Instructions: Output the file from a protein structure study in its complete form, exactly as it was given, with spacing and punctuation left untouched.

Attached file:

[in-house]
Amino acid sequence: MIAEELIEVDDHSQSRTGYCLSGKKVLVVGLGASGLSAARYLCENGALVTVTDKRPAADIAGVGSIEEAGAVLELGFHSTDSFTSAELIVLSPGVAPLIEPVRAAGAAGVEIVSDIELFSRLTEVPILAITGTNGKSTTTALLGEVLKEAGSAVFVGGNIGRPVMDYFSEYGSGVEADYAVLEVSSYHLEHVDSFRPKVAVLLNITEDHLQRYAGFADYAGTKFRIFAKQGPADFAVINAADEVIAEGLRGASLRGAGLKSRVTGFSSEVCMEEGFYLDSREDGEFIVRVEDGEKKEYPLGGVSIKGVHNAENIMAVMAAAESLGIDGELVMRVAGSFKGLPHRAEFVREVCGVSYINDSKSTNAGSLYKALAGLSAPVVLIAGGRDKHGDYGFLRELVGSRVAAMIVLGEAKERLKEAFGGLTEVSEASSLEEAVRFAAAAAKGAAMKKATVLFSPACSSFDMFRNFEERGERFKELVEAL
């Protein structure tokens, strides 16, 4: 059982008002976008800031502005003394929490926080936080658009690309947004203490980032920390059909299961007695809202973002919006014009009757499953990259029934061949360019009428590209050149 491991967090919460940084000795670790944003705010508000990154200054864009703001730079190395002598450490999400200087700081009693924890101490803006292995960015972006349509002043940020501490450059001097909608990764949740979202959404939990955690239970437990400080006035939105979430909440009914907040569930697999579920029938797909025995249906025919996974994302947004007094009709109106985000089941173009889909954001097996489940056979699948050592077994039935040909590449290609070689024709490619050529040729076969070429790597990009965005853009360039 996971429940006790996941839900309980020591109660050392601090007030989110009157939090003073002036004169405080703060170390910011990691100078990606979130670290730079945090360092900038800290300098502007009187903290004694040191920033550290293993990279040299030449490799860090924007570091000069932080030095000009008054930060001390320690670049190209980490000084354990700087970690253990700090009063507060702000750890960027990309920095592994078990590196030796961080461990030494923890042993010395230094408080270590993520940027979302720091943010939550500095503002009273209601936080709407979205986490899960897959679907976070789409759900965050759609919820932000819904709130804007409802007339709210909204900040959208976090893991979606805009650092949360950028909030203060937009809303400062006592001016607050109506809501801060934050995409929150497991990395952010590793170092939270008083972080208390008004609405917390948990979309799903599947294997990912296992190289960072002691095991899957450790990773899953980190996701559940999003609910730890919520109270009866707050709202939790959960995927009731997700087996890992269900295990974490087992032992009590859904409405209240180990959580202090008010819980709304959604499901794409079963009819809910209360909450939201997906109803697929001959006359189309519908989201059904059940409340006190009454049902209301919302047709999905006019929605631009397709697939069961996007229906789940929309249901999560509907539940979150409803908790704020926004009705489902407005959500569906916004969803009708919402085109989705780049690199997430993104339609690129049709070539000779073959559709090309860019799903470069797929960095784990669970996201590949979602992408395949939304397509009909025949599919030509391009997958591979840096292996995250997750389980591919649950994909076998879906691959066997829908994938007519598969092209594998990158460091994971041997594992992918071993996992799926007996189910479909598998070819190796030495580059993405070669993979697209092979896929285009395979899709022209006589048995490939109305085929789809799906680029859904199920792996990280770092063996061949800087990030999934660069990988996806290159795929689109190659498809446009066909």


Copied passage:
[in-house]
Amino acid sequence: MIAEELIEVDDHSQSRTGYCLSGKKVLVVGLGASGLSAARYLCENGALVTVTDKRPAADIAGVGSIEEAGAVLELGFHSTDSFTSAELIVLSPGVAPLIEPVRAAGAAGVEIVSDIELFSRLTEVPILAITGTNGKSTTTALLGEVLKEAGSAVFVGGNIGRPVMDYFSEYGSGVEADYAVLEVSSYHLEHVDSFRPKVAVLLNITEDHLQRYAGFADYAGTKFRIFAKQGPADFAVINAADEVIAEGLRGASLRGAGLKSRVTGFSSEVCMEEGFYLDSREDGEFIVRVEDGEKKEYPLGGVSIKGVHNAENIMAVMAAAESLGIDGELVMRVAGSFKGLPHRAEFVREVCGVSYINDSKSTNAGSLYKALAGLSAPVVLIAGGRDKHGDYGFLRELVGSRVAAMIVLGEAKERLKEAFGGLTEVSEASSLEEAVRFAAAAAKGAAMKKATVLFSPACSSFDMFRNFEERGERFKELVEAL
């Protein structure tokens, strides 16, 4: 059982008002976008800031502005003394929490926080936080658009690309947004203490980032920390059909299961007695809202973002919006014009009757499953990259029934061949360019009428590209050149 491991967090919460940084000795670790944003705010508000990154200054864009703001730079190395002598450490999400200087700081009693924890101490803006292995960015972006349509002043940020501490450059001097909608990764949740979202959404939990955690239970437990400080006035939105979430909440009914907040569930697999579920029938797909025995249906025919996974994302947004007094009709109106985000089941173009889909954001097996489940056979699948050592077994039935040909590449290609070689024709490619050529040729076969070429790597990009965005853009360039 996971429940006790996941839900309980020591109660050392601090007030989110009157939090003073002036004169405080703060170390910011990691100078990606979130670290730079945090360092900038800290300098502007009187903290004694040191920033550290293993990279040299030449490799860090924007570091000069932080030095000009008054930060001390320690670049190209980490000084354990700087970690253990700090009063507060702000750890960027990309920095592994078990590196030796961080461990030494923890042993010395230094408080270590993520940027979302720091943010939550500095503002009273209601936080709407979205986490899960897959679907976070789409759900965050759609919820932000819904709130804007409802007339709210909204900040959208976090893991979606805009650092949360950028909030203060937009809303400062006592001016607050109506809501801060934050995409929150497991990395952010590793170092939270008083972080208390008004609405917390948990979309799903599947294997990912296992190289960072002691095991899957450790990773899953980190996701559940999003609910730890919520109270009866707050709202939790959960995927009731997700087996890992269900295990974490087992032992009590859904409405209240180990959580202090008010819980709304959604499901794409079963009819809910209360909450939201997906109803697929001959006359189309519908989201059904059940409340006190009454049902209301919302047709999905006019929605631009397709697939069961996007229906789940929309249901999560509907539940979150409803908790704020926004009705489902407005959500569906916004969803009708919402085109989705780049690199997430993104339609690129049709070539000779073959559709090309860019799903470069797929960095784990669970996201590949979602992408395949939304397509009909025949599919030509391009997958591979840096292996995250997750389980591919649950994909076998879906691959066997829908994938007519598969092209594998990158460091994971041997594992992918071993996992799926007996189910479909598998070819190796030495580059993405070669993979697209092979896929285009395979899709022209006589048995490939109305085929789809799906680029859904199920792996990280770092063996061949800087990030999934660069990988996806290159795929689109190659498809446009066909």